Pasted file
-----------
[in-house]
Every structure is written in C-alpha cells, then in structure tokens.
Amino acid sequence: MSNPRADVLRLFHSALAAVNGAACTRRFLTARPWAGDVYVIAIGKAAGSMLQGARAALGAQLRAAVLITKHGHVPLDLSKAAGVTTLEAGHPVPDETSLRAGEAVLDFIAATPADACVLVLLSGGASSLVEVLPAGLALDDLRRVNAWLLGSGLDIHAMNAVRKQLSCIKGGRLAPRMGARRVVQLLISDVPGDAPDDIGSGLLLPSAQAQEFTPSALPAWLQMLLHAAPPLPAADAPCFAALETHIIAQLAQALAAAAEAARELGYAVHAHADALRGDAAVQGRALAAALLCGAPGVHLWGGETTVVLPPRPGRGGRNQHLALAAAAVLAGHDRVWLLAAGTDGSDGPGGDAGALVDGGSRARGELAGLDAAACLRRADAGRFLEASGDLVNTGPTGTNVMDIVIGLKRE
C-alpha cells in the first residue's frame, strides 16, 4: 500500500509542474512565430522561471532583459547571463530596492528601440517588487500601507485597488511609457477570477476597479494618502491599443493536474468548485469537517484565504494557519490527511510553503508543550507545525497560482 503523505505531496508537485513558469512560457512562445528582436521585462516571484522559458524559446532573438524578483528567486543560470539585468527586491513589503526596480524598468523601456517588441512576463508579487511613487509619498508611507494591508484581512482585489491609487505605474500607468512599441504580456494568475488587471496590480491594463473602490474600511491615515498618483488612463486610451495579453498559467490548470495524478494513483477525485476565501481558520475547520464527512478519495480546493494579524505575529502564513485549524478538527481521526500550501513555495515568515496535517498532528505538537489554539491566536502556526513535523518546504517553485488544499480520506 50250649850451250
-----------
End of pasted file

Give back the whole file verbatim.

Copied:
[in-house]
Every structure is written in C-alpha cells, then in structure tokens.
Amino acid sequence: MSNPRADVLRLFHSALAAVNGAACTRRFLTARPWAGDVYVIAIGKAAGSMLQGARAALGAQLRAAVLITKHGHVPLDLSKAAGVTTLEAGHPVPDETSLRAGEAVLDFIAATPADACVLVLLSGGASSLVEVLPAGLALDDLRRVNAWLLGSGLDIHAMNAVRKQLSCIKGGRLAPRMGARRVVQLLISDVPGDAPDDIGSGLLLPSAQAQEFTPSALPAWLQMLLHAAPPLPAADAPCFAALETHIIAQLAQALAAAAEAARELGYAVHAHADALRGDAAVQGRALAAALLCGAPGVHLWGGETTVVLPPRPGRGGRNQHLALAAAAVLAGHDRVWLLAAGTDGSDGPGGDAGALVDGGSRARGELAGLDAAACLRRADAGRFLEASGDLVNTGPTGTNVMDIVIGLKRE
C-alpha cells in the first residue's frame, strides 16, 4: 500500500509542474512565430522561471532583459547571463530596492528601440517588487500601507485597488511609457477570477476597479494618502491599443493536474468548485469537517484565504494557519490527511510553503508543550507545525497560482 503523505505531496508537485513558469512560457512562445528582436521585462516571484522559458524559446532573438524578483528567486543560470539585468527586491513589503526596480524598468523601456517588441512576463508579487511613487509619498508611507494591508484581512482585489491609487505605474500607468512599441504580456494568475488587471496590480491594463473602490474600511491615515498618483488612463486610451495579453498559467490548470495524478494513483477525485476565501481558520475547520464527512478519495480546493494579524505575529502564513485549524478538527481521526500550501513555495515568515496535517498532528505538537489554539491566536502556526513535523518546504517553485488544499480520506 50250649850451250